11. Jossen A, Wohlfahrt-Mehrens M (2007) Overview on current status of lithium-ion batteries.

In: 2nd International renewable energy storage conference, Bonn, 19 – 21 Nov 2007

12. Castner JH (1893) GB 19089

13. Acheson EG (1895) US 568 323, 1895

14. Marsh H, Griffiths JA (1982) A high, resolution electron microscopy study of graphitization

of graphitizable carbon. International Symposium on Carbon, Toyohashi, p. 81

15. Omaru A, Azuma H, Nishi Y (1992) Sony Corp., Japan Patent Application: WO 92-JP238

9216026

16. Sekai K, Azuma H, Omaru A, Fujita S, Imoto H, Endo T, Yamaura K, Nishi Y, Mashiko S,

Yokogawa M (1993) J Power Sources 43:241



58



C. Wurm et al.



17. Winter M, Besenhard JO, Spahr ME, Novák P (1998) Adv Mater 10:725

18. Harris SJ (LithiumBatteryResearch.com) (2009) on YouTube; S.J. Harris, A. Timmons, D.R.

Baker, C. Monroe. Chem Phys Letters 2010 485:265

19. Peled E (1979) J Electrochem Soc., 126, p. 2047

20. Orsini F, Dupont L, Beaudoin B, Grugeon S, Tarascon J-M (2000) Int J Inorg Mater 2:701

21. Peled E, Golodnitsky D, Ardel G (1997) J Electrochem Soc 144:208

22. Dahn JR, Zheng T, Liu Y, Xue JS (1995) Science 270:590

23. Liu Y, Xue Js, Zheng T, Dahn JR (1996) Carbon, 34:193

24. Dahn JR (1997) Carbon 1997, 35:825

25. Wen CJ, Huggins RA (1981) J Solid State Chem 37:271

26. Weydanz WJ, Wohlfahrt-Mehrens M, Huggins RA (1999) J Power Sources 81 − 82:237

27. Limthongkul Pimpa, Jang Young-Il, Dudney Nancy J, Chiang Yet-Ming (2003) J Power

Sources 119–121:604 – 609

28. Huggins RA (1999) J Power Sources 81 – 82:13 – 19

29. Graetz J, Ahn CC, Yazami R, Fultz B (2003) Electrochem Solid-State Lett 6(9):A194 – A197

30. Hochgatterer NS et al (2008) Electrochemical and solid-state letters 11(5):A76 − A80

31. Zaghib K, Simoneau M, Armand M, Gauthier M (1999) J Power Sources 81 – 82:90

32. Pillot C (2011) The rechargeable battery market past and future. Batteries 2011, 28 – 30 Sept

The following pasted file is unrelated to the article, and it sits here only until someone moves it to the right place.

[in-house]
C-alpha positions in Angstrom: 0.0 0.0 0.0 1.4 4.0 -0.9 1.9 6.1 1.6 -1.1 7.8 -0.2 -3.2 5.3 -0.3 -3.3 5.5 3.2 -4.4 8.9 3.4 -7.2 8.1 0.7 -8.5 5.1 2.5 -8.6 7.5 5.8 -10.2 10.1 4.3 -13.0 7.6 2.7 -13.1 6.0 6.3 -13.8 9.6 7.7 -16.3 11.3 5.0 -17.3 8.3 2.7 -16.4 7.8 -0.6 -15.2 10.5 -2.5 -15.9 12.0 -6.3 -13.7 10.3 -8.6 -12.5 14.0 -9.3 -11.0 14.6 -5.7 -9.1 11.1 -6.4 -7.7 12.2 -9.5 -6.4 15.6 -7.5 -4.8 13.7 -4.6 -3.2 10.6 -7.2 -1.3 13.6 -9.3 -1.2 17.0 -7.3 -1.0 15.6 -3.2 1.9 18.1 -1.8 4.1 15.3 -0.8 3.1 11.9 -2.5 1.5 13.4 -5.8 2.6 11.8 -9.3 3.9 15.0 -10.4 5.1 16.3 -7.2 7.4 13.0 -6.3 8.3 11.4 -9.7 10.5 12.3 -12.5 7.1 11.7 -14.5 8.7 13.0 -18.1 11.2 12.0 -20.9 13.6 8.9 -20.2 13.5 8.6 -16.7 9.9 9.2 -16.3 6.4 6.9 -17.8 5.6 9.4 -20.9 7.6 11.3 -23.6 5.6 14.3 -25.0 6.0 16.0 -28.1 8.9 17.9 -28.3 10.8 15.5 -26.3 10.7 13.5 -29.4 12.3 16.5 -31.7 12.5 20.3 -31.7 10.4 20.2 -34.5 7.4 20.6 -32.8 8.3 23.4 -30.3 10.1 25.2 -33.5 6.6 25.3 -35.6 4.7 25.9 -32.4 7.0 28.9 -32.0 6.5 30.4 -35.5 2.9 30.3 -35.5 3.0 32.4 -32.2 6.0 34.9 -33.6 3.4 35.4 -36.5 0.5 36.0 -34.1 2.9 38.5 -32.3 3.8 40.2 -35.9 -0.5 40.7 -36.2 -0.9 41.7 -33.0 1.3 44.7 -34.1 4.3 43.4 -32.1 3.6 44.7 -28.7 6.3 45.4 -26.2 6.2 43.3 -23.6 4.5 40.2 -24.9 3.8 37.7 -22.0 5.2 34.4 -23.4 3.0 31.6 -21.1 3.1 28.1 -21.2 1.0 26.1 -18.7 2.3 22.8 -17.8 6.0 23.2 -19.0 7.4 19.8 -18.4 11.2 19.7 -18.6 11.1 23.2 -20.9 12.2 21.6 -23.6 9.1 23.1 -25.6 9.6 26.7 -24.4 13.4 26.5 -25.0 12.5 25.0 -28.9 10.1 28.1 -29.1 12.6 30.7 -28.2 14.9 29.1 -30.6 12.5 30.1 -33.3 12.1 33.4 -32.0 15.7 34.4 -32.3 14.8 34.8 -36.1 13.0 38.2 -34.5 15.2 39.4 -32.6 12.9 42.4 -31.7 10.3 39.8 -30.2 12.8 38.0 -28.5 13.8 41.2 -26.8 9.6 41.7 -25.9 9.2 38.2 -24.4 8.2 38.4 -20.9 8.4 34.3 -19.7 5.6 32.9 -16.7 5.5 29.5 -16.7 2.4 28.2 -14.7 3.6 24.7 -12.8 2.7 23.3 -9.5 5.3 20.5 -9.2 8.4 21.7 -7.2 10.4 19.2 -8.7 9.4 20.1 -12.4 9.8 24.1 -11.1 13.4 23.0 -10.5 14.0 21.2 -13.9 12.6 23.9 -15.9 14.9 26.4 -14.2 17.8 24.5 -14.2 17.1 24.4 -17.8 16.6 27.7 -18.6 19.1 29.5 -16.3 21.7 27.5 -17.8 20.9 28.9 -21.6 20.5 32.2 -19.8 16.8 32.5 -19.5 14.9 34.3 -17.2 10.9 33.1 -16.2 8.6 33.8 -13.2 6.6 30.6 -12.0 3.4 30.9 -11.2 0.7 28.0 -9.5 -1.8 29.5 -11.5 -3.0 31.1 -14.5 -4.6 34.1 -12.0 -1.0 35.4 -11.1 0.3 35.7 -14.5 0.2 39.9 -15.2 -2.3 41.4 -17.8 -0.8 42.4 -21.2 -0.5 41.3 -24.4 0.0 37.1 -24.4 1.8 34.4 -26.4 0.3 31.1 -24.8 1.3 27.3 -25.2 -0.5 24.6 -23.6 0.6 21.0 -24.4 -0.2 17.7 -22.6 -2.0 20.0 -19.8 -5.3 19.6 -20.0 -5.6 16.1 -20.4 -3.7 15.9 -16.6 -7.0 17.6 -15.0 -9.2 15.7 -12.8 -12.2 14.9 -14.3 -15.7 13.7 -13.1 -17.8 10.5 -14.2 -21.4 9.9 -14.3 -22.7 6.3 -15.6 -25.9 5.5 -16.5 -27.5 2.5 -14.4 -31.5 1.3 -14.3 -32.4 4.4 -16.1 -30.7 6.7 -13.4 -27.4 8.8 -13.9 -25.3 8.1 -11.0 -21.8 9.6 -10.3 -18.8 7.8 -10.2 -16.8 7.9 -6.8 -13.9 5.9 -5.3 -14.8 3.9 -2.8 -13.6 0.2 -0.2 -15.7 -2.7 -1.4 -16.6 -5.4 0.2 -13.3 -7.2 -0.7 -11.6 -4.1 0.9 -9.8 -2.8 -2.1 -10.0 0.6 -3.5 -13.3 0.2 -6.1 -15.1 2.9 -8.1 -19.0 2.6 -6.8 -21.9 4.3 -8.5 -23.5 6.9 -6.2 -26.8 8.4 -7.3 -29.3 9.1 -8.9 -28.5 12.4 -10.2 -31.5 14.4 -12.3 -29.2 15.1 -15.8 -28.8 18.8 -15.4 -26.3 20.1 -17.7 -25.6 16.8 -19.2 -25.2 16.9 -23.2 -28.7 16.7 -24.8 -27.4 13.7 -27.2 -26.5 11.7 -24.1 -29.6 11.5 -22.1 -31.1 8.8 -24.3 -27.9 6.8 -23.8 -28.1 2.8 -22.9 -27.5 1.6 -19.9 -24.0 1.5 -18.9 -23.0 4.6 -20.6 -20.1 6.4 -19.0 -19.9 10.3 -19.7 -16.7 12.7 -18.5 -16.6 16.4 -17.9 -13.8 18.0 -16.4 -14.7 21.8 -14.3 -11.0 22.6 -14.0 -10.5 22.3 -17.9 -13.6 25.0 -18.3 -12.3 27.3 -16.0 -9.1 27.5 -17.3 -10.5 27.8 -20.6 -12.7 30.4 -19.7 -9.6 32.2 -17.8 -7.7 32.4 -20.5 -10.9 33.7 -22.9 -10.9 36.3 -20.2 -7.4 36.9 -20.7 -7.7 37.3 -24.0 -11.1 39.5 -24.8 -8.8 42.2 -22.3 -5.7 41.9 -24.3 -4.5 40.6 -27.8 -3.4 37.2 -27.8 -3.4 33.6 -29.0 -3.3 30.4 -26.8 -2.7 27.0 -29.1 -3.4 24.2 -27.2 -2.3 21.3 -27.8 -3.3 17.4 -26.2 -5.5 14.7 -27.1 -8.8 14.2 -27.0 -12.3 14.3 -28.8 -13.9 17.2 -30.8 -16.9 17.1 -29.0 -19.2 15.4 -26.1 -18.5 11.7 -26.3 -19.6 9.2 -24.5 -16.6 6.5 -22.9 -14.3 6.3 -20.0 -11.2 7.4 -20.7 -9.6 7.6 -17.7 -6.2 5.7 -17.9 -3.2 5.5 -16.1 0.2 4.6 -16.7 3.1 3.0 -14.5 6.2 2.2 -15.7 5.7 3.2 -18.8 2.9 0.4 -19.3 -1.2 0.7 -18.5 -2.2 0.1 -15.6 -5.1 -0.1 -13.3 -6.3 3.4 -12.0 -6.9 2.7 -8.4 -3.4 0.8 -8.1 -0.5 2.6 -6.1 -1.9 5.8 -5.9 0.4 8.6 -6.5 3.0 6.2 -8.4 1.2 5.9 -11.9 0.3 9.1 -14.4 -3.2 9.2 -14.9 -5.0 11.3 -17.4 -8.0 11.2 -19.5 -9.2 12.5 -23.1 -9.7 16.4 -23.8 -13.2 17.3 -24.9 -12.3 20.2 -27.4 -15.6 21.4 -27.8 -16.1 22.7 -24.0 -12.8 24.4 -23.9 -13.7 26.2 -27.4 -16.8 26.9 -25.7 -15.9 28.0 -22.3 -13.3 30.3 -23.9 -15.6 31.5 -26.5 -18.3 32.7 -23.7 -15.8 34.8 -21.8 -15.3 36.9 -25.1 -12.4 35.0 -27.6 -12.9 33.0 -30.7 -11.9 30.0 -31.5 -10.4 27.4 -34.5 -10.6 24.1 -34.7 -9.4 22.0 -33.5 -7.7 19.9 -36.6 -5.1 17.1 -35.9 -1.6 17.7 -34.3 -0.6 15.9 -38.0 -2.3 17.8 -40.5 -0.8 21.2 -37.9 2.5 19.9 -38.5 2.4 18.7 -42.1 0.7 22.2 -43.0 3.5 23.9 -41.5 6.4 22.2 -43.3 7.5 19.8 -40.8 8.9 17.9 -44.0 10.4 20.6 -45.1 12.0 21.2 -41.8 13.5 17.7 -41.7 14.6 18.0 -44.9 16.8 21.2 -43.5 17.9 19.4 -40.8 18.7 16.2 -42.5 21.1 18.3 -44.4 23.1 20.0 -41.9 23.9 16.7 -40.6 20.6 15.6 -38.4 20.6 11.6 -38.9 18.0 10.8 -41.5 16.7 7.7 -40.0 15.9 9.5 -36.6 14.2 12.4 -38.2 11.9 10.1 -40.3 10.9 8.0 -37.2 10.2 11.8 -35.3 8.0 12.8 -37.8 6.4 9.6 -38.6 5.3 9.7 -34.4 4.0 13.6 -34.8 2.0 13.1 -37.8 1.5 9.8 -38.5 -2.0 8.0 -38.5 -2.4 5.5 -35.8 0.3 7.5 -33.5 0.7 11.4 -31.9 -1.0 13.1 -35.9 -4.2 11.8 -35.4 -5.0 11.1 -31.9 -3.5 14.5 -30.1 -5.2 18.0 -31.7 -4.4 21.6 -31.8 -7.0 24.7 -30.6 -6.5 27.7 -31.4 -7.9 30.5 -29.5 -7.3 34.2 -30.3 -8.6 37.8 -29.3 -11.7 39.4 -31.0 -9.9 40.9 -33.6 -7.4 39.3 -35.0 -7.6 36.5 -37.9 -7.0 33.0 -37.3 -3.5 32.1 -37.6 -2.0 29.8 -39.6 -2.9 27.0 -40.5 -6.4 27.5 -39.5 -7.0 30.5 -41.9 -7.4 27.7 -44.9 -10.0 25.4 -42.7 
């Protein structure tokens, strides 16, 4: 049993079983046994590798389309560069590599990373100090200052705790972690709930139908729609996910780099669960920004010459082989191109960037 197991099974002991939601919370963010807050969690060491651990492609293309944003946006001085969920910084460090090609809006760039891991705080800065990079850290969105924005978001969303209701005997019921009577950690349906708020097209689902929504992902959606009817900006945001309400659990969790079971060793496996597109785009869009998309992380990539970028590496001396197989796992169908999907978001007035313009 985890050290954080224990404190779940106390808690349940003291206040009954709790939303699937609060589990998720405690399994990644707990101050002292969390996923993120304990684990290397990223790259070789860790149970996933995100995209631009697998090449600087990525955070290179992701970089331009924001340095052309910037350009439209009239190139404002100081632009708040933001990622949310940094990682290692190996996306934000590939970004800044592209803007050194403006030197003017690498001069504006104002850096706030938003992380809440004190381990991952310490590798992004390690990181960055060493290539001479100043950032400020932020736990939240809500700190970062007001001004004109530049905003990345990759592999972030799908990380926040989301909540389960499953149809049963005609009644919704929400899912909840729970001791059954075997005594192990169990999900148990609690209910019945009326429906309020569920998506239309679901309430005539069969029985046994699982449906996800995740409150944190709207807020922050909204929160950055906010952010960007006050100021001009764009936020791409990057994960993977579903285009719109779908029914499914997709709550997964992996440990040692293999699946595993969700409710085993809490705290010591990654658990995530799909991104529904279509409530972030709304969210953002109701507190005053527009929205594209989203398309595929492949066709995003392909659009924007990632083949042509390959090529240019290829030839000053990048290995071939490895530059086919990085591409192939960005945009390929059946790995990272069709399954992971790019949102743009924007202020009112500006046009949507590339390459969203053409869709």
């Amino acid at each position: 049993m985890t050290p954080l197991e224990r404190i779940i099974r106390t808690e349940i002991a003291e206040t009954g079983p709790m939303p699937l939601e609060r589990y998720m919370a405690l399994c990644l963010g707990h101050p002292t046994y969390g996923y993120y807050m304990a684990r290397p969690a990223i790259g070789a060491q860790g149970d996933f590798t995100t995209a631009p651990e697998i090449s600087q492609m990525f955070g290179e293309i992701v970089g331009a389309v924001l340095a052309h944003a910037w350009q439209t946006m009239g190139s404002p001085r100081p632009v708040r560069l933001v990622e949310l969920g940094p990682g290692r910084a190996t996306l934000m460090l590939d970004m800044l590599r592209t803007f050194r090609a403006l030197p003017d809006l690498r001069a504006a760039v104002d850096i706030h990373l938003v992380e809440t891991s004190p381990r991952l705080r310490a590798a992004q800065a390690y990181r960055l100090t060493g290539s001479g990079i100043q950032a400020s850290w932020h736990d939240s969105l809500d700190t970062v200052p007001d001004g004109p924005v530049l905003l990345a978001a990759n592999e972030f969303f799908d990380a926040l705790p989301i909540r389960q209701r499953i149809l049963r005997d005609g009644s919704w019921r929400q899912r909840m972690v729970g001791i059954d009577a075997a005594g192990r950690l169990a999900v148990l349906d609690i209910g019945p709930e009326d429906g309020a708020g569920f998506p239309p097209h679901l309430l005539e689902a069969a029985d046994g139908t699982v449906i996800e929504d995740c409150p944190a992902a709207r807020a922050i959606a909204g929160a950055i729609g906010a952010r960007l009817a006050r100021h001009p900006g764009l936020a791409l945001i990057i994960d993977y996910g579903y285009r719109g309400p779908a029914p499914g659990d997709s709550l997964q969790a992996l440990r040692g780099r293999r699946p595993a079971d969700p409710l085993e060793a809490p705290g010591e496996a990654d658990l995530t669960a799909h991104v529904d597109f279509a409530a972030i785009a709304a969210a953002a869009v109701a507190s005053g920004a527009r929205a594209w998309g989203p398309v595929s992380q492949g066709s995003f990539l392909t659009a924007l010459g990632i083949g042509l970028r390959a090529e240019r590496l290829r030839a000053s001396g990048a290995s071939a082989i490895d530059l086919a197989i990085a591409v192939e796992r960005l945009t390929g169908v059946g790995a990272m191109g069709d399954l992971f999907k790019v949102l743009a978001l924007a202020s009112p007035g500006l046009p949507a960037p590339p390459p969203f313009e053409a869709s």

2011. Cannes



6



Electrolytes and conducting salts

Christoph Hartnig and Michael Schmidt



Contents

6.1Introduction���������������������������������������������������������������������������������������������������������������������� 59

6.2 Electrolyte components���������������������������������������������������������������������������������������������������� 60

6.2.1Solvents���������������������������������������������������������������������������������������������������������������� 60

6.2.2 Conducting salts�������������������������������������������������������������������������������������������������� 62

6.3 Functional electrolytes ���������������������������������������������������������������������������������������������������� 67

6.3.1 Calendar life and cycling stability ���������������������������������������������������������������������� 67

6.3.2 Safety and overcharging protection �������������������������������������������������������������������� 70

6.4 Gel and polymer electrolytes�������������������������������������������������������������������������������������������� 71

6.5 Electrolyte formulations – customized and distinct �������������������������������������������������������� 73

6.6Outlook���������������������������������������������������������������������������������������������������������������������������� 74

Bibliography������������������������������������������������������������������������������������������������������������������������������ 74



6.1Introduction

“Chemistry gets it done.” High-duty lithium-ion batteries of today and especially

those of the future are not conceivable without advances in the development of

materials. Chemistry will have to play a significant role in that. By employing innovative concepts for the materials, it will have to optimize the battery technology

in terms of energy density power density as well as cycle and calendar life and thus

open the door to electric mobility and stationary storage of renewable energy.

The development of new electrolyte systems for lithium-ion batteries is of para­

mount importance, alongside the development of new electrode materials and

C. Hartnig (*)

Heraeus Deutschland GmbH & Co. KG, Heraeusstraße 12-14, 63450 Hanau, Germany

e-mail: christoph.hartnig@heraeus.com

M. Schmidt

BASF SE, GCN/EE – M311, 67056 Ludwigshafen, Germany

e-mail: michael.e.schmidt@basf.com

© Springer-Verlag GmbH Germany, part of Springer Nature 2018

R. Korthauer (ed.), Lithium-Ion Batteries: Basics and Applications,

https://doi.org/10.1007/978-3-662-53071-9_6



59



Xem Thêm
Tải bản đầy đủ (.pdf) (415 trang)

×